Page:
The population was spread out with 39,804 people (31.5%) under the age of 18, 15,193 people (12.0%) aged 18 to 24, 37,354 people (29.5%) aged 25 to 44, 23,281 people (18.4%) aged 45 to 64, and 10,864 people (8.6%) who were 65 years of age or older. The median age was 29.1 years. For every 100 females there were 98.9 males. For every 100 females age 18 and over, there were 97.1 males.

There were 32,201 housing units at an average density of 4,320.8 per square mile (1,668.3/km2), of which 10,986 (35.7%) were owner-occupied, and 19,830 (64.3%) were occupied by renters. The homeowner vacancy rate was 1.2%; the rental vacancy rate was 3.2%. 47,123 people (37.3% of the population) lived in owner-occupied housing units and 79,053 people (62.5%) lived in rental housing units.

According to the 2010 United States Census, East Los Angeles had a median household income of $36,755, with 26.8% of the population living below the federal poverty line.[9]

2000[edit]

As of the [10] of 2000, there were 124,283 people, 29,844 households, and 25,068 families residing in the community. The population density was 16,697.4 people per square mile (6,449.7/km2). There were 31,096 housing units at an average density of 4,177.8 per square mile (1,613.7/km2). The racial makeup of the community was 39.3% White, 4.52% Black or African American, 1.29% Native American, 0.77% Asian, 0.06% Pacific Islander, 54.01% from other races, and 4.22% from two or more races. 96.8% of the population were Hispanic or Latino.

As of 2000, speakers of Spanish as a first language accounted for 87.30%, while English accounted for 12.65%, Japanese was spoken by 0.16%, Armenian made up 0.09%, Vietnamese was at 0.07%, Chinese at 0.05%, Russian at 0.04%, Tagalog at 0.03%, and Mandarin was at 0.03% of the population.[11]

There were 29,844 households out of which 51.7% had children under the age of 18 living with them, 53.1% were married couples living together, 21.7% had a female householder with no husband present, and 16.0% were non-families. 12.5% of all households were made up of individuals and 6.4% had someone living alone who was 65 years of age or older. The average household size was 4.15 and the average family size was 4.42.

The age distribution of the community was as follows: 34.6% under the age of 18, 12.6% from 18 to 24, 30.7% from 25 to 44, 14.2% from 45 to 64, and 7.9% who were 65 years of age or older. The median age was 26 years. For every 100 females there were 101.6 males. For every 100 females age 18 and over, there were 99.2 males.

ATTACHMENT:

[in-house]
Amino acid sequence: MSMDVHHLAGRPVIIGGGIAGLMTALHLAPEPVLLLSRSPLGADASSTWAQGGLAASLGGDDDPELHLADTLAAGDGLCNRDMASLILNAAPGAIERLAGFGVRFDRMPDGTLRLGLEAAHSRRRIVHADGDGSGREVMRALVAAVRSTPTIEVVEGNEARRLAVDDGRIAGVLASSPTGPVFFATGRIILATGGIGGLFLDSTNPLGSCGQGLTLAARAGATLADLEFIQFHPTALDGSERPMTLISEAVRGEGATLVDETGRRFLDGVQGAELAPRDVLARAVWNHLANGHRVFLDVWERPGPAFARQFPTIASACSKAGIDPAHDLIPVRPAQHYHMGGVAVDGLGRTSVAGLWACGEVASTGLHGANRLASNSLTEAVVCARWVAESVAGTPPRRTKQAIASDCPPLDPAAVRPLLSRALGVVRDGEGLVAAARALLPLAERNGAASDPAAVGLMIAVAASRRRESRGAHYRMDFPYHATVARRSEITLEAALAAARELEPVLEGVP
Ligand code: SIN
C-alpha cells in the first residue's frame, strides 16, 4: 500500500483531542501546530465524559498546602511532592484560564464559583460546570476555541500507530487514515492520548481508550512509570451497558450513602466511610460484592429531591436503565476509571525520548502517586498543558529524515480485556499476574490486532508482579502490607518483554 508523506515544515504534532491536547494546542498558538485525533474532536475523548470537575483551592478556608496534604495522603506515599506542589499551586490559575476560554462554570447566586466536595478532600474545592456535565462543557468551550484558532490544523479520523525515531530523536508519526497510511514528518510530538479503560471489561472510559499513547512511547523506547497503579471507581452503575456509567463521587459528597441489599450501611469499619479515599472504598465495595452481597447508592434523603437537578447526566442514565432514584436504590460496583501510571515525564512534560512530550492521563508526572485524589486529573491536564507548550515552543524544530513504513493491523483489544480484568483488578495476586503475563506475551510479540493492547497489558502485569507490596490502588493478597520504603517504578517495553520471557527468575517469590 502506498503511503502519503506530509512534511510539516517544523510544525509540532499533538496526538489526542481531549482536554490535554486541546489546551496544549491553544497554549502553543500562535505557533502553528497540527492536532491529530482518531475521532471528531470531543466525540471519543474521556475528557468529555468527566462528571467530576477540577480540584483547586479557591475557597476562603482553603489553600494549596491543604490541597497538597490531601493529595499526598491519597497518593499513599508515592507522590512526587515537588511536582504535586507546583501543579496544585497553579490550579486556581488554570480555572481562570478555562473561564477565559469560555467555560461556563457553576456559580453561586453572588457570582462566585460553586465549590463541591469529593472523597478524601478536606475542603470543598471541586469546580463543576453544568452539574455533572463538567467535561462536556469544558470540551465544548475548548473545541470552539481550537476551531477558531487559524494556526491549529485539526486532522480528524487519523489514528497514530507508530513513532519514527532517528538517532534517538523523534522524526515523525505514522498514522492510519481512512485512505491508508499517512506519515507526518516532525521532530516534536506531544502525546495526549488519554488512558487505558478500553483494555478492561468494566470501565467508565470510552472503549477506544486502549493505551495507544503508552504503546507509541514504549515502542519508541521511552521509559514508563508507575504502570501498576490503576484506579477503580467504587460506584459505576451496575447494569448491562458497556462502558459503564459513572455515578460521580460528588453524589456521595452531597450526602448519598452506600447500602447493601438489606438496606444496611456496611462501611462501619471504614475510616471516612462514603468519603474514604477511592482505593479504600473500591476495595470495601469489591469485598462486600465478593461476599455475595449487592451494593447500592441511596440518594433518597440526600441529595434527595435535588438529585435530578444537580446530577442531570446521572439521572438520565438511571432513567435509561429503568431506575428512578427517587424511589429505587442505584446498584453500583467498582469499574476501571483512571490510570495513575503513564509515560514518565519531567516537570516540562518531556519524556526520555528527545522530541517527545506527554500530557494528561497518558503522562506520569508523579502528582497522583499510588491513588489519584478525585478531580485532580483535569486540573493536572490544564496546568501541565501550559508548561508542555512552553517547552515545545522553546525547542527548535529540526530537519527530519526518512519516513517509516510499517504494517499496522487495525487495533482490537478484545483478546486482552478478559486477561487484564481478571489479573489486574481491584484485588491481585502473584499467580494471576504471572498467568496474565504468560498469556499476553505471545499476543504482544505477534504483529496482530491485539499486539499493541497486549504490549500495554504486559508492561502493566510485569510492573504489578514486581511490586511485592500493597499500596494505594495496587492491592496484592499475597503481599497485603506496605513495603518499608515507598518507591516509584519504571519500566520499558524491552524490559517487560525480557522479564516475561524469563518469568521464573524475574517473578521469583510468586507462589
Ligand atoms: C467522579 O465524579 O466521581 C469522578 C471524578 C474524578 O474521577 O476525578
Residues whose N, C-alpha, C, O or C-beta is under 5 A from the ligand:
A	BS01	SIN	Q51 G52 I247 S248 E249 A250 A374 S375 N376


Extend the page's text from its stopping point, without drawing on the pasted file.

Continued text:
The median income for a household in the community was $28,544, and the median income for a family was $29,755. Males had a median income of $21,065 versus $18,475 for females. The per capita income for the community was $9,543. About 24.7% of families and 27.2% of the population were below the poverty line, including 35.0% of those under age 18 and 13.5% of those age 65 or over. East Los Angeles has a very large Latino population that consists of Mexicans, Guatemalans, Salvadorans, and Hondurans.

Latino communities These were the ten cities or neighborhoods in Los Angeles County with the largest percentage of Latino residents, according to the 2000 census:[§ 1]

  1. ^ [1] "Latino," Mapping L.A., Los Angeles Times

Education[edit]

Primary and secondary schools[edit]

Public schools[edit]

East Los Angeles is split between Los Angeles Unified School District and Montebello Unified School District.[12][13]

LAUSD operates Amanecer PC in East Los Angeles.[14] LAUSD elementary schools in East Los Angeles include Anton, Belvedere, Brooklyn Avenue, City Terrace, Eastman, Fourth Street, Ford Boulevard, Harrison, Humphreys Avenue, Robert F. Kennedy, Marianna, and Rowan Avenue.[13] Hamasaki Elementary School, originally named Riggin Elementary School and renamed in 1990,[15] is adjacent to and outside of the CDP.[13] At one time Hammel Elementary School was in the East Los Angeles CDP.[16]

The middle schools in the CDP include Belvedere Middle School and Griffith Middle School.[13] Stevenson Middle School, adjacent to the CDP, is in Los Angeles.[13] James A. Garfield High School is the sole traditional LAUSD public high school in East Los Angeles.[13] Garfield High School participates in the "East LA Classic" against Theodore Roosevelt High School a football game that traditionally draws over 20,000 fans.[citation needed] Ramona High School, an alternative public high school, is in East Los Angeles.[17] Alfonso Perez School, a K-12 alternative school, is in the CDP.[18]

Esteban Torres High School was built in 2010 on the former Hammel Street Elementary School grounds and in former housing developments.[16][19][20]

Montebello USD schools include Gascon Elementary School, Montebello Park Elementary School, and Winter Gardens Elementary School.[13]

Adult Education programs from the Eastside Learning Center and East Los Angeles Occupational Center are intended and currently plan to be relocated at the East LA Star Hospital site. The East LA Star Adult Education[21] project is expected to be completed by 2011.